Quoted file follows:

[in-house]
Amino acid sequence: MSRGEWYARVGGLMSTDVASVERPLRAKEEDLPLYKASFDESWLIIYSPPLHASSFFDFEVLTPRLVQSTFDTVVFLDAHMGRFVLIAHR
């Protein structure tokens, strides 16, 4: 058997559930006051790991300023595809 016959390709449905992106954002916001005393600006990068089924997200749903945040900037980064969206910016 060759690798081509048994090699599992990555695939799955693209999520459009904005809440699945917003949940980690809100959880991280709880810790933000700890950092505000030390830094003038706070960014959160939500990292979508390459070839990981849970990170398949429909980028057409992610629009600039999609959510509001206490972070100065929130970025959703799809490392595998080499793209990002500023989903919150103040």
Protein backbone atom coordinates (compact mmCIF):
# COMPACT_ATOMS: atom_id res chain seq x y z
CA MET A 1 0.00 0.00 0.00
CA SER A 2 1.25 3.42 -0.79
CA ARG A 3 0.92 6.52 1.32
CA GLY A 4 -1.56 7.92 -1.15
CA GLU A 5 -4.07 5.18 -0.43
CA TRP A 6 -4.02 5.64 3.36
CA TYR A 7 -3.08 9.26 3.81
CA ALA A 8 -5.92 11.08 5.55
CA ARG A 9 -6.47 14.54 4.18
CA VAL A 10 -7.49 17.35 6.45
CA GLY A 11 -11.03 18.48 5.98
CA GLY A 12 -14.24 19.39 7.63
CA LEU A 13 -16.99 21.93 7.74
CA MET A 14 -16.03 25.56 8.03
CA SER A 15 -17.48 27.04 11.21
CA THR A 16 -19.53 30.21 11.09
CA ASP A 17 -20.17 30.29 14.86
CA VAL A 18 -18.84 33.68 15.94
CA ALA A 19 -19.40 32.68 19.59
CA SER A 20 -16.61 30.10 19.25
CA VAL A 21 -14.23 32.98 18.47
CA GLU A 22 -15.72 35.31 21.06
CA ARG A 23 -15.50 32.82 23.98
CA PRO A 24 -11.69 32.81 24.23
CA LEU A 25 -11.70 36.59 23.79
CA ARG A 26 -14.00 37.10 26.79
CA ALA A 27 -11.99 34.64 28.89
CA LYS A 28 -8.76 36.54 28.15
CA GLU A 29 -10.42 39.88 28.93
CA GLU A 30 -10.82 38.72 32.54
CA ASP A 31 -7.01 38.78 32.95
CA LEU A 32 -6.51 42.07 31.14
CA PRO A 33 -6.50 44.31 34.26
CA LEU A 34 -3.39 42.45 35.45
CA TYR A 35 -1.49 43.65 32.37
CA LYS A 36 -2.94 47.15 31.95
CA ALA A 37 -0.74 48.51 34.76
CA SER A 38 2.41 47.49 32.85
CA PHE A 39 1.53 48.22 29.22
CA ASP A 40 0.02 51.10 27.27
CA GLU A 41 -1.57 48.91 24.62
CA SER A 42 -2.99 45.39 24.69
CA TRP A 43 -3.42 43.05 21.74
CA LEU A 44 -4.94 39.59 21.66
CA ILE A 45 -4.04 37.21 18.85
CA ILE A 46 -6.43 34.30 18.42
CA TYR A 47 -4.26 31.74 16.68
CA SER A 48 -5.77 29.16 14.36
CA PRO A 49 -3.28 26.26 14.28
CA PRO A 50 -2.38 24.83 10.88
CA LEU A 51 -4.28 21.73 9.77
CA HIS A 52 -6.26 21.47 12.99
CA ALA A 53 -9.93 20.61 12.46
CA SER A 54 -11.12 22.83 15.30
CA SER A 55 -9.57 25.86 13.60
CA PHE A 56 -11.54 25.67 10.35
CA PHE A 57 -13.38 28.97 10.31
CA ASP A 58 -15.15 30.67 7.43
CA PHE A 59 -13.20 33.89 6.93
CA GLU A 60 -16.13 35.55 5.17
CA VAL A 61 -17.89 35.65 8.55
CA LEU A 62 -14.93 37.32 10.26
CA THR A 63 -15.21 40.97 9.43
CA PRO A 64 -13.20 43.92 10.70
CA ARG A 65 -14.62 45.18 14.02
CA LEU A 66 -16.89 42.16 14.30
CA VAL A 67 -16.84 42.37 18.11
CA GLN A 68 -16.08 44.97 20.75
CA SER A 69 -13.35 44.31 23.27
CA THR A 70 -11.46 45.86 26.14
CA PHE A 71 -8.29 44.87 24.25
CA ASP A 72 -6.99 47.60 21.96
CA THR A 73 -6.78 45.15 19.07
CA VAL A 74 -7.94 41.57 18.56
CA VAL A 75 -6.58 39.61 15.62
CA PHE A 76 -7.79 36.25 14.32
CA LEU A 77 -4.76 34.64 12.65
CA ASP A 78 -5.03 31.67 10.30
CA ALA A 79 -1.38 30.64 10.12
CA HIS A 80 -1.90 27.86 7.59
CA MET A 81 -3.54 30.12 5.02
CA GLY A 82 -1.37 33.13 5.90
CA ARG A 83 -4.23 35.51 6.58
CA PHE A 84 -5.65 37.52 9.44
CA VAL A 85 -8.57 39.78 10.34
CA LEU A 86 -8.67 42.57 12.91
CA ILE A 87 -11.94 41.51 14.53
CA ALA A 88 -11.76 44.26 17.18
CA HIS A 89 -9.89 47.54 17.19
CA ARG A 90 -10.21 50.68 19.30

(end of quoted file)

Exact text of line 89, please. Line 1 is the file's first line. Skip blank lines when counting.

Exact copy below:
CA PHE A 84 -5.65 37.52 9.44